Like most anyone in my age group, it was the Beatles that got me started on guitar. Mom, however, was less impressed partly due to our financial situation.
Eventually, I got a $32 Stella by Harmony in a natural finish. Over the years, I've noticed most whites had the Sear's Silvertone "cowboy" version of this guitar.
My first guitar teacher was a blonde folkie who had a Martin with pickups and a T-bird. As I recall, she appeared some with the New Christie Mistrals.
I took lessons off and on with her for a number of years and a local teaching legend.
Over time, I got frustrated with my 3/4 size instrument with its heavy gage strings. Every once and a while I would buy strings at a store called Band Box. The salesman let me play a Telecaster and suggested I bring the guitar in as it probably needed a whole set of strings. "If one's worn out, its probably time to replace them all." "I've never wore out the bottom strings," I said. I added, "But, the bridge is worn out." The salesman was skeptical, but I'd had the guitar five years at this point.
Later, I rode my blue Huffy Wheel 20# bike down to the store with the Stella tied to the sissy bar. He didn't have a new wood bridge to replace my ebonized maple one, but he had an adjustable black and white plastic one. This bridge didn't sound as good, but I found with this bridge and Martin Silk'n'Steel strings the guitar shedded its old time boxy sound and gave me decent intonation up to the fifth fret.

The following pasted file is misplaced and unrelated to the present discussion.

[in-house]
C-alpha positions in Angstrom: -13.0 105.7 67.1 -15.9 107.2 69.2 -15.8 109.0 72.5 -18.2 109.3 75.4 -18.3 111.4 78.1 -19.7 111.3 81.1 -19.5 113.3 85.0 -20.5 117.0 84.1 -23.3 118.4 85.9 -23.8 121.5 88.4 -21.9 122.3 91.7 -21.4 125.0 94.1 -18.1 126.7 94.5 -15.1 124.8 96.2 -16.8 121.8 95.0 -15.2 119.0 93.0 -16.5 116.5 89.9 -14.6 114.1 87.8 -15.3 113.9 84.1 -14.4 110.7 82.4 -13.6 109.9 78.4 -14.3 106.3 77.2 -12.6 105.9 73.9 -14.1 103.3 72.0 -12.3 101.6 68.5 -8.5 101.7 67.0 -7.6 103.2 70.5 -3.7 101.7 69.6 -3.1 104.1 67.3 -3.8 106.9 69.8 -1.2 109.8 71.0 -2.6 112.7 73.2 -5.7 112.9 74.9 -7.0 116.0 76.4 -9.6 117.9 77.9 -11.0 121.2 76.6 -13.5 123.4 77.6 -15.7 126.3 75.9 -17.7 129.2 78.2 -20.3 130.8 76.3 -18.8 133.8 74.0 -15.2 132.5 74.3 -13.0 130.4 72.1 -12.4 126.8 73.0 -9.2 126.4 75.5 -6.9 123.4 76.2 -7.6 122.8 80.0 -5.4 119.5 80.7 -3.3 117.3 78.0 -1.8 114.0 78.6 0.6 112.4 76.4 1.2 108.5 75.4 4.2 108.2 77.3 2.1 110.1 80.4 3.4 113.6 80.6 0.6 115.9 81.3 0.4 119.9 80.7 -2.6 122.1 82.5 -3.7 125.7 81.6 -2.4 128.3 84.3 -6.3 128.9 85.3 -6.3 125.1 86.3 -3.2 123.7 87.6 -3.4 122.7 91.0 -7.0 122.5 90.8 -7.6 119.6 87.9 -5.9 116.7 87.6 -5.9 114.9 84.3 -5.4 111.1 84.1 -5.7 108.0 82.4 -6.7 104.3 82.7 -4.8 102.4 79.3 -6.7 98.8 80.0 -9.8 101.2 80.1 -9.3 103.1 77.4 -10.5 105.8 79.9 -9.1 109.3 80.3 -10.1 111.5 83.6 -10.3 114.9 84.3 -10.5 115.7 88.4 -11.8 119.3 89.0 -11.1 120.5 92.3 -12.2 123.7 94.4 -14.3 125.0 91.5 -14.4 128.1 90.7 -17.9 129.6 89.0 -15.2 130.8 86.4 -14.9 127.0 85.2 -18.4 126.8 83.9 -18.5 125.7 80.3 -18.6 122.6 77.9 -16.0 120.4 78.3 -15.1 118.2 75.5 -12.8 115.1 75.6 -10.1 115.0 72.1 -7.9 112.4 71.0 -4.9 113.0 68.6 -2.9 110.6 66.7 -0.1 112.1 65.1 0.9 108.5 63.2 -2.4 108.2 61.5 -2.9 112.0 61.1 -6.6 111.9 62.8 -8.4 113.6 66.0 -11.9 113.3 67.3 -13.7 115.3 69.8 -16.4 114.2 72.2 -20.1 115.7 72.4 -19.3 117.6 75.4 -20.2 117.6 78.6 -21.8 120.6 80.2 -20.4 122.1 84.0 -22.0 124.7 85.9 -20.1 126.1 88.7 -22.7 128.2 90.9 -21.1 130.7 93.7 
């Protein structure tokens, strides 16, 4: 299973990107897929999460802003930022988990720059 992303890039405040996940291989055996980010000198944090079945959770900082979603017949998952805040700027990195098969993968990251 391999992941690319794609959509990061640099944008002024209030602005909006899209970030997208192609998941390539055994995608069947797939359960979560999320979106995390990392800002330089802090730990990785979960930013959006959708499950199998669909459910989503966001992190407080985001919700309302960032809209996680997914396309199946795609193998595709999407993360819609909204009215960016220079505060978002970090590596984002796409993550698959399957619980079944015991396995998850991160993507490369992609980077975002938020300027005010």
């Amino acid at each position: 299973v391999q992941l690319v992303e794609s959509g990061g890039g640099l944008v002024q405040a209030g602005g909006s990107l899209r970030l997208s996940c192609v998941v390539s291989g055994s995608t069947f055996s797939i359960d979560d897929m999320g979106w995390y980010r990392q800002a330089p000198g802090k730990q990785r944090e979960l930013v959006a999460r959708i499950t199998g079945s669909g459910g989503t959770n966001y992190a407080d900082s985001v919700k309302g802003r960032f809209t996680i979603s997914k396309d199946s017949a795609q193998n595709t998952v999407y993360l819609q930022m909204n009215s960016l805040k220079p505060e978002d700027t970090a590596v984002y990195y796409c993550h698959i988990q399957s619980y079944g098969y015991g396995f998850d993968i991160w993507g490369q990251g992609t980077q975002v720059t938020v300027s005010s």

Later, I started playing again in a bluesier style to support our comedy troupe on going parody of radio. In addition to being rusty, it was apparent the tuners were worn out so I put on a set of used Gibson's.
As it turned out, I played this instrument for ten years until I got a new one. The next year I finally got an electric guitar which the family wasn't too happy about either. It took another year to get an amp. Until then, I used one of the original Panasonic boom boxes as an amp or plugged my guitar into the stereo.